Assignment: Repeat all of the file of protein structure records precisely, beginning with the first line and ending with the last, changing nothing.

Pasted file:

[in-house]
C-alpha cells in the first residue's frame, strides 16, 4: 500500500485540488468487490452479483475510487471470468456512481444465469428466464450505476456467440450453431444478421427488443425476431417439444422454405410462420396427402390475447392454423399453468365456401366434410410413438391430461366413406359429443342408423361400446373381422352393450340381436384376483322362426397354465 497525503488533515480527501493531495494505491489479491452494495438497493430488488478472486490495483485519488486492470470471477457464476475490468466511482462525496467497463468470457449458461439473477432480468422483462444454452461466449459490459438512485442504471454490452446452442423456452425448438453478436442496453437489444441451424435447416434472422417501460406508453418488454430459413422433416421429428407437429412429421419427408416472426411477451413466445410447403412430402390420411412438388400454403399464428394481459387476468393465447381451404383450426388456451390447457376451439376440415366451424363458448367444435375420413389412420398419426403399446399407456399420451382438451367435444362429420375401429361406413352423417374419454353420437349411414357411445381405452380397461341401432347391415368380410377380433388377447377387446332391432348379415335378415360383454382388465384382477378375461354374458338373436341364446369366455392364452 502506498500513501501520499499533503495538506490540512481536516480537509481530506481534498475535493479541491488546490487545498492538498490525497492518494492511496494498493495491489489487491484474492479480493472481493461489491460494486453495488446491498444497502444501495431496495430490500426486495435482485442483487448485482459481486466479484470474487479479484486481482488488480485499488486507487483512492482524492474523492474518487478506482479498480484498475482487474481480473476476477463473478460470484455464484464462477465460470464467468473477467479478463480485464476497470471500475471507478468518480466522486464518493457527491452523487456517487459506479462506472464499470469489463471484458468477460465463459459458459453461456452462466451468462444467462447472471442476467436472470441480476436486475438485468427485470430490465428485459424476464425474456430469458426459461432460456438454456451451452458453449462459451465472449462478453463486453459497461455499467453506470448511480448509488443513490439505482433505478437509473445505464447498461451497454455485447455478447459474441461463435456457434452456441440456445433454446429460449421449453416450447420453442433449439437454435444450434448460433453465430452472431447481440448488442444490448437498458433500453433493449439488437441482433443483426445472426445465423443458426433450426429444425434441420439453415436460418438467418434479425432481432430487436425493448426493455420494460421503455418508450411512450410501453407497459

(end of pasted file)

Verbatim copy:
[in-house]
C-alpha cells in the first residue's frame, strides 16, 4: 500500500485540488468487490452479483475510487471470468456512481444465469428466464450505476456467440450453431444478421427488443425476431417439444422454405410462420396427402390475447392454423399453468365456401366434410410413438391430461366413406359429443342408423361400446373381422352393450340381436384376483322362426397354465 497525503488533515480527501493531495494505491489479491452494495438497493430488488478472486490495483485519488486492470470471477457464476475490468466511482462525496467497463468470457449458461439473477432480468422483462444454452461466449459490459438512485442504471454490452446452442423456452425448438453478436442496453437489444441451424435447416434472422417501460406508453418488454430459413422433416421429428407437429412429421419427408416472426411477451413466445410447403412430402390420411412438388400454403399464428394481459387476468393465447381451404383450426388456451390447457376451439376440415366451424363458448367444435375420413389412420398419426403399446399407456399420451382438451367435444362429420375401429361406413352423417374419454353420437349411414357411445381405452380397461341401432347391415368380410377380433388377447377387446332391432348379415335378415360383454382388465384382477378375461354374458338373436341364446369366455392364452 502506498500513501501520499499533503495538506490540512481536516480537509481530506481534498475535493479541491488546490487545498492538498490525497492518494492511496494498493495491489489487491484474492479480493472481493461489491460494486453495488446491498444497502444501495431496495430490500426486495435482485442483487448485482459481486466479484470474487479479484486481482488488480485499488486507487483512492482524492474523492474518487478506482479498480484498475482487474481480473476476477463473478460470484455464484464462477465460470464467468473477467479478463480485464476497470471500475471507478468518480466522486464518493457527491452523487456517487459506479462506472464499470469489463471484458468477460465463459459458459453461456452462466451468462444467462447472471442476467436472470441480476436486475438485468427485470430490465428485459424476464425474456430469458426459461432460456438454456451451452458453449462459451465472449462478453463486453459497461455499467453506470448511480448509488443513490439505482433505478437509473445505464447498461451497454455485447455478447459474441461463435456457434452456441440456445433454446429460449421449453416450447420453442433449439437454435444450434448460433453465430452472431447481440448488442444490448437498458433500453433493449439488437441482433443483426445472426445465423443458426433450426429444425434441420439453415436460418438467418434479425432481432430487436425493448426493455420494460421503455418508450411512450410501453407497459